condensation or other contacts with
After using the board several times, we began to
notice that the microcontroller frequently reset. We
eventually traced the problem to radio frequency (RF)
interference caused by an onboard radio tracking
transmitter. We found that the RF was affecting the
potential of the ground plane and thereby the reset pin.
We solved the problem by rerouting several cables,
and “hardening” the reset pin by soldering a 1K pullup
resistor from the reset pin to 3.3V, and a 0.1 µF ceramic
capacitor from the reset pin to ground on the solder side
as shown in Figure 3. We have had no trouble since.
The Sensor Board
The sensor board shown was custom designed by the
authors and other club members using the freeware
ExpressSCH and Express PCB. They are very easy to use
— students became proficient after a few hours of use
with very little guidance. We designed Version 1 as a two-layer board, but have since changed to a four-layer,
making the routing of traces a bit easier as well as
providing a filled power and ground plane.
The dimensions of the sensor board are the same as
the PPTH, so they stack neatly. The base board and
sensor board both use standard 0.1” pin spacing, so you
can easily plug in your own custom circuits using
standard protoboard and point-to-point wiring.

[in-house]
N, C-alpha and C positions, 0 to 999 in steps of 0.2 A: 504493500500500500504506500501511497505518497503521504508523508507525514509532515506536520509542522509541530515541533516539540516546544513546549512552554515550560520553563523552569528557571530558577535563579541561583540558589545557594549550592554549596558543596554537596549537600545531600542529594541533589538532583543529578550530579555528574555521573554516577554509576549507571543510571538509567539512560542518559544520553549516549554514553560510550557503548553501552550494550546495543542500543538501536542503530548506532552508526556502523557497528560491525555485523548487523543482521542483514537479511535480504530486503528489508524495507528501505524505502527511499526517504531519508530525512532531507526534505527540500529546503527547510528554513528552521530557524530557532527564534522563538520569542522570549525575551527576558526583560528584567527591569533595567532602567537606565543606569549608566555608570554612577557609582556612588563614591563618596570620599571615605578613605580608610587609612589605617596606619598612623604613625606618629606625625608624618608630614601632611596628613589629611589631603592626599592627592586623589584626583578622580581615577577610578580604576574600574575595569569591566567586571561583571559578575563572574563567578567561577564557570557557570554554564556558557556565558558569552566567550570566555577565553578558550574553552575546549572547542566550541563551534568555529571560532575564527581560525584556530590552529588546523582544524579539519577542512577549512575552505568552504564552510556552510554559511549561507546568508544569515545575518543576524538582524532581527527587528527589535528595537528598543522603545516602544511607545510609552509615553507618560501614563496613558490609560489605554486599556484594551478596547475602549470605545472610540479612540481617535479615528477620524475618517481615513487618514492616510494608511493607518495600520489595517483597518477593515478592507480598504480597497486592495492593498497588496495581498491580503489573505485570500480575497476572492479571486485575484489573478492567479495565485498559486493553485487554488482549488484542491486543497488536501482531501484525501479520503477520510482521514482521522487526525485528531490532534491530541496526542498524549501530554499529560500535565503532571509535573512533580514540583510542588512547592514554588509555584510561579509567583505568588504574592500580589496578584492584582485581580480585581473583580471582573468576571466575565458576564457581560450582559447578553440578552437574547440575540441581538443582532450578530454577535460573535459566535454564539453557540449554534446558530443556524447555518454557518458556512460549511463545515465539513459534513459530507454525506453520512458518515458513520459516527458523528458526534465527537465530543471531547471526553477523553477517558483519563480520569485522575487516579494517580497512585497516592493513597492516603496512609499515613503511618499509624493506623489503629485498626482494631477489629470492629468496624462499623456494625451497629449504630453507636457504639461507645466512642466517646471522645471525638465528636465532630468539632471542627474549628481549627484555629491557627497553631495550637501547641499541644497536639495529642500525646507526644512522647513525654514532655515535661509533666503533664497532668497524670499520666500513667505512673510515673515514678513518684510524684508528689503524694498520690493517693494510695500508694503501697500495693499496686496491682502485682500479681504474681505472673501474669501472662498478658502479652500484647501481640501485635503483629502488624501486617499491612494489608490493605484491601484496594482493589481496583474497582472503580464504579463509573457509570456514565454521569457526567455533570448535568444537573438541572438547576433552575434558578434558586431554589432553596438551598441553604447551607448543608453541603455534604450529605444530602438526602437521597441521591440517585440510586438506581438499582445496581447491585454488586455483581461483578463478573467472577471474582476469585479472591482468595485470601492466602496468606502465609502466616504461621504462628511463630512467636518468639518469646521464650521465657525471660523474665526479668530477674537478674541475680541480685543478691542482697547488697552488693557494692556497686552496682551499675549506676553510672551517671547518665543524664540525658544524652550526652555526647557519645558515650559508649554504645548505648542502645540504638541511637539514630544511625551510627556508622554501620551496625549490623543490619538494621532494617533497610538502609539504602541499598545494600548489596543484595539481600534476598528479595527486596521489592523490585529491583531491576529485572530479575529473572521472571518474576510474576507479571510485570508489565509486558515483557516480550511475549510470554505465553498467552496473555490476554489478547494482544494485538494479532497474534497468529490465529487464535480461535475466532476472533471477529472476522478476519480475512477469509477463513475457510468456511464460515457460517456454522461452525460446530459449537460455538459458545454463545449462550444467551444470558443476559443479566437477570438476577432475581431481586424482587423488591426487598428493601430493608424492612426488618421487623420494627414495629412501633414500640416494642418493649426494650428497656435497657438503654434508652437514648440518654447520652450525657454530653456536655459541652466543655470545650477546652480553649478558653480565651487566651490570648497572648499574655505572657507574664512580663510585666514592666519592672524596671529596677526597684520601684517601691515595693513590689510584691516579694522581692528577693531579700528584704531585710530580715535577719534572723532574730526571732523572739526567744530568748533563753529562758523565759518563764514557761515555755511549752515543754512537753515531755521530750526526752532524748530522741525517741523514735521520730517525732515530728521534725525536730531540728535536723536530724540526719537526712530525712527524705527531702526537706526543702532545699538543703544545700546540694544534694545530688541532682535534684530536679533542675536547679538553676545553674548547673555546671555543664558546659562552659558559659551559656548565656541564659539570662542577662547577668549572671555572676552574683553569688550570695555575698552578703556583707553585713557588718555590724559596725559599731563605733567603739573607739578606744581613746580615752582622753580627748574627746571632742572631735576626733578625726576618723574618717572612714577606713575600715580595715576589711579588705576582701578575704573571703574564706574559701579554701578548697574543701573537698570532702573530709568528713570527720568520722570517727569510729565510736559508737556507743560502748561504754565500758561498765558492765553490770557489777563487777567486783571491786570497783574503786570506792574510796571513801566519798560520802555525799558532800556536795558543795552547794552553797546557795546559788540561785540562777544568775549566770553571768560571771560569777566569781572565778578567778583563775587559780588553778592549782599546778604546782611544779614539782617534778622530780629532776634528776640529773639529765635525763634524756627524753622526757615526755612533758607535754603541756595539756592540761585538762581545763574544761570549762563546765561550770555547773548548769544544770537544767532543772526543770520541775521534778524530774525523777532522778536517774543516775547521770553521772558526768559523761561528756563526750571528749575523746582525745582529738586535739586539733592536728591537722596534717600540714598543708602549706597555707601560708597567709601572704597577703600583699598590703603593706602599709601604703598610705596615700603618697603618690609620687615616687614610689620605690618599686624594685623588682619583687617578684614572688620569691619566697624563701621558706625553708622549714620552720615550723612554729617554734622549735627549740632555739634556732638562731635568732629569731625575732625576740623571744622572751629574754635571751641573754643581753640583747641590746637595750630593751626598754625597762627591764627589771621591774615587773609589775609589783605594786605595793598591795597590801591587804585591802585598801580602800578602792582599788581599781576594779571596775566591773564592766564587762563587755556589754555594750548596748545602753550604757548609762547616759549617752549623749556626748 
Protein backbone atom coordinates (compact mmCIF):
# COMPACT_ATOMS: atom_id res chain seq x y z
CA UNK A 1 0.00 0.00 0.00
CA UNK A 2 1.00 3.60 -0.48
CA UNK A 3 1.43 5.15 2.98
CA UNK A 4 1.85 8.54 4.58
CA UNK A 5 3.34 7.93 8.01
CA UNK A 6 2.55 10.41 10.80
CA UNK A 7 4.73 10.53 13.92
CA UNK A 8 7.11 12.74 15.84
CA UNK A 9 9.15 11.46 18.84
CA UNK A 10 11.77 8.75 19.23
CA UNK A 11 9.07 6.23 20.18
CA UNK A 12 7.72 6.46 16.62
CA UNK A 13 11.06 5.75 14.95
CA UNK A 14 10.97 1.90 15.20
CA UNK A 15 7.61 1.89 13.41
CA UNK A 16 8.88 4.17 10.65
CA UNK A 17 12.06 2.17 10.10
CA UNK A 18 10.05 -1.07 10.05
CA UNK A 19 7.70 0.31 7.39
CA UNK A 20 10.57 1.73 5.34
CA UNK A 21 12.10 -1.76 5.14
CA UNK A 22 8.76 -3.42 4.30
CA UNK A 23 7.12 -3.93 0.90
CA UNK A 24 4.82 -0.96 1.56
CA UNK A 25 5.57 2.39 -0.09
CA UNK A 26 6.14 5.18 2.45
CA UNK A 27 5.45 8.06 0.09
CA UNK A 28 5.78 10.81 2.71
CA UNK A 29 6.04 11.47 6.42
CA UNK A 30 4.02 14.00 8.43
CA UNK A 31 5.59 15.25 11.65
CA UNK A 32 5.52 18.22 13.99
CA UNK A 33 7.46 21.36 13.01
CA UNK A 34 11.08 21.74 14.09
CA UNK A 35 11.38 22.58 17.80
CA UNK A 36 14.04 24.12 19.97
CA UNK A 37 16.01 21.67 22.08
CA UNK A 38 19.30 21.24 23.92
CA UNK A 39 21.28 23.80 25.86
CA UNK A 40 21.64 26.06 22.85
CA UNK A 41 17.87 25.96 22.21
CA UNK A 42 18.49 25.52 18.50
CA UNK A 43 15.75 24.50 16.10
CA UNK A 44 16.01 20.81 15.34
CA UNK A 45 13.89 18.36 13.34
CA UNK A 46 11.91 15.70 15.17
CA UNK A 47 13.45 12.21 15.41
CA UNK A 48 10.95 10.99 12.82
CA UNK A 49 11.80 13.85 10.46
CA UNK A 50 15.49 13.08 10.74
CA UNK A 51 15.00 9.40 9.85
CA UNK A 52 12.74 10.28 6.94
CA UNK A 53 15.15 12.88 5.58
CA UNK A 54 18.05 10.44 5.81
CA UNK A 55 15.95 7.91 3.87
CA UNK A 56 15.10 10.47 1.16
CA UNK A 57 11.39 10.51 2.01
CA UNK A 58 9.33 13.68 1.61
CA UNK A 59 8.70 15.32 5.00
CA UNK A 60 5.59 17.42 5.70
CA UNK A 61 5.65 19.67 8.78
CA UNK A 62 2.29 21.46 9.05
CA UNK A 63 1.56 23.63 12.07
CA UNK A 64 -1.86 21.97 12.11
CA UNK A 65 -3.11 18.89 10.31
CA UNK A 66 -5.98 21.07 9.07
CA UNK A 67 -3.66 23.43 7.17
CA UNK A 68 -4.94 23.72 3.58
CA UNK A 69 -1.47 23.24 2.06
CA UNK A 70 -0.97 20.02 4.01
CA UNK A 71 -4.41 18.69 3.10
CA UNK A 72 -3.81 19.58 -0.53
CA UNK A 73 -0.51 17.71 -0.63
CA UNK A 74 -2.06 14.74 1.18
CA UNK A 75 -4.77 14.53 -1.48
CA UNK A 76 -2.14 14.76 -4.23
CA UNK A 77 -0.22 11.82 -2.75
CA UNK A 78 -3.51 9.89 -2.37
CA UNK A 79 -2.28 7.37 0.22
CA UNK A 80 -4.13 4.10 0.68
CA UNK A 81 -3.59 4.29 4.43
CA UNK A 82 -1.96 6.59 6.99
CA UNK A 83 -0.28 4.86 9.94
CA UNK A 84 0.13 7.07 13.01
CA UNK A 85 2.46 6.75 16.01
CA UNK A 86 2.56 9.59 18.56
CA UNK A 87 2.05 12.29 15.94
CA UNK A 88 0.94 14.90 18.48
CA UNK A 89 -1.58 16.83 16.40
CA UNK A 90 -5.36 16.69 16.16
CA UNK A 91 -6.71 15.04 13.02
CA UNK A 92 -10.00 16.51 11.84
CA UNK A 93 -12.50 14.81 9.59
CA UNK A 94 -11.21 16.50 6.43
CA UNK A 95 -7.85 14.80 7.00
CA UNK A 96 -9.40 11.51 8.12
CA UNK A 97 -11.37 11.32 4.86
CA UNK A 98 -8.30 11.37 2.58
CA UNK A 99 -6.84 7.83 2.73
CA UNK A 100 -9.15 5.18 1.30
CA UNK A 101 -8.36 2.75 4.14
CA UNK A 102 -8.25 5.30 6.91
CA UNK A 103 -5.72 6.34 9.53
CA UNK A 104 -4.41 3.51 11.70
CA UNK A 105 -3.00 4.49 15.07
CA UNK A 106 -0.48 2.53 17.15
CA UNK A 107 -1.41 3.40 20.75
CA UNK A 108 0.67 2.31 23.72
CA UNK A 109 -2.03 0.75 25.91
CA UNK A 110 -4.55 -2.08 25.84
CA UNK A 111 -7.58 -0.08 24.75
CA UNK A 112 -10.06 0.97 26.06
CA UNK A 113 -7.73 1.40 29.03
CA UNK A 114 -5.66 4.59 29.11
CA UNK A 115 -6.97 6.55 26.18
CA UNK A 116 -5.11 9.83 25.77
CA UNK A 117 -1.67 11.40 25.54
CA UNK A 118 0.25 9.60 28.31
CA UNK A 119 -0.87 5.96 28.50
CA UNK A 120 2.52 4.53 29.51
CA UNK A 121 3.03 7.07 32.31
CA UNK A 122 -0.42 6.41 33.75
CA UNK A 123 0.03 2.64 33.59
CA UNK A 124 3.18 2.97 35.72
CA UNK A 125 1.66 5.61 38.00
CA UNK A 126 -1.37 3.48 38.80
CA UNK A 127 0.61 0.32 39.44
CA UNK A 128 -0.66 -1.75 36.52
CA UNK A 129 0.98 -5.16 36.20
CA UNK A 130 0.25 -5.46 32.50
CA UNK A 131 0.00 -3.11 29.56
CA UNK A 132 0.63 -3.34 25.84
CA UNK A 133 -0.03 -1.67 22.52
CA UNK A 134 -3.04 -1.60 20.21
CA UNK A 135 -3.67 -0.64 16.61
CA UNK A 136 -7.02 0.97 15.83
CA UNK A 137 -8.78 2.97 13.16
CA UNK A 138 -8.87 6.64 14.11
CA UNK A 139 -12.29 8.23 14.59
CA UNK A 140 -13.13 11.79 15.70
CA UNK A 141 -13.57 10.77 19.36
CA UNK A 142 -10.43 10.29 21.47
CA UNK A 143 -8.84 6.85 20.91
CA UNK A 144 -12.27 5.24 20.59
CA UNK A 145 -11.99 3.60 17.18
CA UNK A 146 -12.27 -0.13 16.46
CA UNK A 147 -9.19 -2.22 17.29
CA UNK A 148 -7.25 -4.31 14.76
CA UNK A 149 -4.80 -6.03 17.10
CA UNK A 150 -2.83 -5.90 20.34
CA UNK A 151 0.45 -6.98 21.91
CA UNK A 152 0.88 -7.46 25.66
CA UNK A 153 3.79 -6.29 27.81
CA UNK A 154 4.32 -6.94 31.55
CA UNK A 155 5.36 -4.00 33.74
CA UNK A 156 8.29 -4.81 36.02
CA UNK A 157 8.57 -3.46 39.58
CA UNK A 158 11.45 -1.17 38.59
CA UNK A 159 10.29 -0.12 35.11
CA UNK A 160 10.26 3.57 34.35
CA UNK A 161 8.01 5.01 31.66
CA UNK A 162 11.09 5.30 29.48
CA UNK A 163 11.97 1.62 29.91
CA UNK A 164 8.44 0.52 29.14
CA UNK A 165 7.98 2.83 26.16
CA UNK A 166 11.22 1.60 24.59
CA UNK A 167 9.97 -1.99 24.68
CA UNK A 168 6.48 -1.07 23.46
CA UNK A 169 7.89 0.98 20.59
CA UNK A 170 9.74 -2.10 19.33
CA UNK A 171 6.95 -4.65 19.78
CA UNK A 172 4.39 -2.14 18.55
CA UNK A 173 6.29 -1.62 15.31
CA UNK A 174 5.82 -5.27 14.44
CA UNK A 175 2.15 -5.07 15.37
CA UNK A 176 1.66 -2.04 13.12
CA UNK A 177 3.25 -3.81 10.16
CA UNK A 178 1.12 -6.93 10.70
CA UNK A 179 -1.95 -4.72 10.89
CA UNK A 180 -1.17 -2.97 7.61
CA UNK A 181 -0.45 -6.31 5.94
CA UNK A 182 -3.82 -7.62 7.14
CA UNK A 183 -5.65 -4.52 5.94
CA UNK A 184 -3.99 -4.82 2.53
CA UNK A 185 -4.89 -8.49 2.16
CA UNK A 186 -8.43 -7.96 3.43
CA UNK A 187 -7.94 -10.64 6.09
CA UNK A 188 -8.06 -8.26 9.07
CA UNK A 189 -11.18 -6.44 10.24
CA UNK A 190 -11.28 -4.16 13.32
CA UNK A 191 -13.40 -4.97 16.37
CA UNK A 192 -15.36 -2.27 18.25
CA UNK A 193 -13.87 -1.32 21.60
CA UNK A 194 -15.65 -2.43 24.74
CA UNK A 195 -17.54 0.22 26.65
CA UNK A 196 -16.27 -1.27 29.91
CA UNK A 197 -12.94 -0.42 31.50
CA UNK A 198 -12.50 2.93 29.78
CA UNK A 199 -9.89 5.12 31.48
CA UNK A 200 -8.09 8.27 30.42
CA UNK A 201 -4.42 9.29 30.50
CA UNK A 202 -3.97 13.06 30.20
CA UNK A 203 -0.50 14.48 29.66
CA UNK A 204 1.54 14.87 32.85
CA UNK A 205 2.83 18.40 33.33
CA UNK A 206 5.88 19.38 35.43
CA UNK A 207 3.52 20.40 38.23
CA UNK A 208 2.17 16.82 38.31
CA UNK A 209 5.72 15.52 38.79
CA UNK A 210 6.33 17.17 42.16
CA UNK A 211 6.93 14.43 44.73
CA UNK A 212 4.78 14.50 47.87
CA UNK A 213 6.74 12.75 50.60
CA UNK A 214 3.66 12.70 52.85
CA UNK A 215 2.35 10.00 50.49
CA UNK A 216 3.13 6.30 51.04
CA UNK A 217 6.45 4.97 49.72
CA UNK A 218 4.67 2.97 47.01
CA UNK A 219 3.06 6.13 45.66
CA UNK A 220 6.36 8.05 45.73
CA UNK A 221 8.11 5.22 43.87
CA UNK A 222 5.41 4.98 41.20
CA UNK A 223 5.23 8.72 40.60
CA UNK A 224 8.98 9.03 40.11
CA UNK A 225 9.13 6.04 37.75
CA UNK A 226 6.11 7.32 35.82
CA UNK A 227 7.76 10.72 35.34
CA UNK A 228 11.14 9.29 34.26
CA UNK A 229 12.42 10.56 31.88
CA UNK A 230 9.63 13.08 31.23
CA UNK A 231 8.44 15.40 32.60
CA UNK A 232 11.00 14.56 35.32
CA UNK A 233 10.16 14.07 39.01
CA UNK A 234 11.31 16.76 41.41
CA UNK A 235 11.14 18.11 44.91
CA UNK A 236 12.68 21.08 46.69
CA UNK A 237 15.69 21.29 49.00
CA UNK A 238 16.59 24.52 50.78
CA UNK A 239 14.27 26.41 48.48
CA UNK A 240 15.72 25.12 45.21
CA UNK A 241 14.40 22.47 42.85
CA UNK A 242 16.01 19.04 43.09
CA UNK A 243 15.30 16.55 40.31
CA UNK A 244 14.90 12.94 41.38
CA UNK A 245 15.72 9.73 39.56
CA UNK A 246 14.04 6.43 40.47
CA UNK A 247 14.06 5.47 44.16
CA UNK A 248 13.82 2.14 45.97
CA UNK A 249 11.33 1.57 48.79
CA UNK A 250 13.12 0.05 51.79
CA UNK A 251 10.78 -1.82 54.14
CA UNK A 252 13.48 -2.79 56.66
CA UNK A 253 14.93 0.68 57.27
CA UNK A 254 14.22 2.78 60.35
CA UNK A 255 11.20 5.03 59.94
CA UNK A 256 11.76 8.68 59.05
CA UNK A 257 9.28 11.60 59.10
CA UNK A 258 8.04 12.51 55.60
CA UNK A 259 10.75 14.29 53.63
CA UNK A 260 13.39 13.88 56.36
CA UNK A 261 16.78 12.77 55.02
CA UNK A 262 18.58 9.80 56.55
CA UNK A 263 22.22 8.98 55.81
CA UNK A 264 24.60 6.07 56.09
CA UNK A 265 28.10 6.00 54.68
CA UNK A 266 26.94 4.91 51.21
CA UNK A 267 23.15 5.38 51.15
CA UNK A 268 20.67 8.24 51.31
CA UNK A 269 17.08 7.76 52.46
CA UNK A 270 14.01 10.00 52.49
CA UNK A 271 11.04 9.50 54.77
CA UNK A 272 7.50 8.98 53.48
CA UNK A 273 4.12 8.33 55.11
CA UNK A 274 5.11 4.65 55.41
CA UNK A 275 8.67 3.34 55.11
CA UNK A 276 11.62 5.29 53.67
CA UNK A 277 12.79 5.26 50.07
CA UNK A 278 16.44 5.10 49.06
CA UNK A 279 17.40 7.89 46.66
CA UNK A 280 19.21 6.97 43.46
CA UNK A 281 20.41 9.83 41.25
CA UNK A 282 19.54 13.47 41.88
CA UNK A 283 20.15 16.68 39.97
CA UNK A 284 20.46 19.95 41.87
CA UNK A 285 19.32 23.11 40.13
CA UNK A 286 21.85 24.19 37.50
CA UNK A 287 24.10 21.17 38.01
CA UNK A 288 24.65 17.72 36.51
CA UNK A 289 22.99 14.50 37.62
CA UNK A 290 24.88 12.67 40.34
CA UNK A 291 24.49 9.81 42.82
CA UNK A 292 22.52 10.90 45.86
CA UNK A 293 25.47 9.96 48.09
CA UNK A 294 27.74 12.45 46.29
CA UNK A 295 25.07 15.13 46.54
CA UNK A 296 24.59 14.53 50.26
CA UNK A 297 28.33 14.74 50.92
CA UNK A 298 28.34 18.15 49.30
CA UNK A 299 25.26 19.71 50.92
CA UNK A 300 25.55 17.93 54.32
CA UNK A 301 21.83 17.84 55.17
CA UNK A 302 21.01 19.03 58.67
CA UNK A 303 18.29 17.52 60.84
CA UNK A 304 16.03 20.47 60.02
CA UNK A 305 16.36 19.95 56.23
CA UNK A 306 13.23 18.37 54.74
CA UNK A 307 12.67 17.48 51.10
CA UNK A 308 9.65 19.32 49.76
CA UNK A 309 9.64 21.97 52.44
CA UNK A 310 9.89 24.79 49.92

The finished boards arrived in the mail within a week.
Students thoroughly tested the bare boards for pad-to-pad
continuity. In addition to giving students practice using a
multimeter, it also detected some gaps in traces that
escaped detection prior to submitting the files for
The original sensor board mounted on top of the
is proudly displayed by
Maria in Figure 4.
Since then, many
changes have been
made, but the design
essentially the same. A
schematic and PCB
(printed circuit board)
layout of the latest
version (Version 3) are
available at the article
link for your use in
your own near space
Now, let’s go on a
tour of Version 3 of
the sensor board
(Figures 5 and 6).
At the lower right are four light emitting diodes
(LEDs), used to indicate the status of the system. From top
• The green heartbeat LED (LED10) shows the
“pulse” of the microcontroller. It toggles on-off-on each
time through the program loop, telling us that the
program is running. This has been very helpful in
detecting radio frequency interference and battery
• The red SD card LED (LED11) goes on if the SD
card fails to mount successfully at startup.
• The red GPS fix quality LED (LED12) is on if the
number of “locked-on” satellites in less than a value
defined in the code. We require at least four satellites to
assure good values for longitude, latitude, and altitude.
• The red mission box LED (LED13) is on when the
current location is outside of an area defined in the code
by north, south, east, and west, and latitude and longitude
Of course, we are never in the stratosphere to watch
the indicator LEDs, but they are very useful during testing
and just before launch.
Visibility in direct sunlight is acceptable if the LEDs
are shaded. You might prefer clear ultra-bright LEDs for
better visibility. To avoid cross-illumination, be sure to
paint the sides of the LEDs before they are soldered in
place. Current through these LEDs is limited by four 0805
SMD resistors. SMDs (surface-mount devices) give
students some challenging soldering practice.
30 June 2017
■ FIGURE 4. Final product.
■ FIGURE 3. Microcontroller board